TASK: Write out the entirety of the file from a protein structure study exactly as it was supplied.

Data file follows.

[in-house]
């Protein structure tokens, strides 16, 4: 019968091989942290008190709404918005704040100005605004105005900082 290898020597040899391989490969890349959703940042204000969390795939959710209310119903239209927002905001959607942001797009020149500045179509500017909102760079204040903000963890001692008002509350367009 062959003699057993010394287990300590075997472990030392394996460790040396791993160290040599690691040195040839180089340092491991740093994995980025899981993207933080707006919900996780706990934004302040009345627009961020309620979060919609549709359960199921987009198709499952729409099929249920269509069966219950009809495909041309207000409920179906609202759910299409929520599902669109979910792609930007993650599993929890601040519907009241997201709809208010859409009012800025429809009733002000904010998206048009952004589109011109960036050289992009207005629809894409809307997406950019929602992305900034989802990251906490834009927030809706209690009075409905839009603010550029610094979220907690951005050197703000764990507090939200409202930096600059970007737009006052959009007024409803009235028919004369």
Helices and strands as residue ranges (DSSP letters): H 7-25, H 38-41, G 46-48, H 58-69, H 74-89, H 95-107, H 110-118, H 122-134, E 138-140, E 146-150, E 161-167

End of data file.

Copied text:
[in-house]
């Protein structure tokens, strides 16, 4: 019968091989942290008190709404918005704040100005605004105005900082 290898020597040899391989490969890349959703940042204000969390795939959710209310119903239209927002905001959607942001797009020149500045179509500017909102760079204040903000963890001692008002509350367009 062959003699057993010394287990300590075997472990030392394996460790040396791993160290040599690691040195040839180089340092491991740093994995980025899981993207933080707006919900996780706990934004302040009345627009961020309620979060919609549709359960199921987009198709499952729409099929249920269509069966219950009809495909041309207000409920179906609202759910299409929520599902669109979910792609930007993650599993929890601040519907009241997201709809208010859409009012800025429809009733002000904010998206048009952004589109011109960036050289992009207005629809894409809307997406950019929602992305900034989802990251906490834009927030809706209690009075409905839009603010550029610094979220907690951005050197703000764990507090939200409202930096600059970007737009006052959009007024409803009235028919004369």
Helices and strands as residue ranges (DSSP letters): H 7-25, H 38-41, G 46-48, H 58-69, H 74-89, H 95-107, H 110-118, H 122-134, E 138-140, E 146-150, E 161-167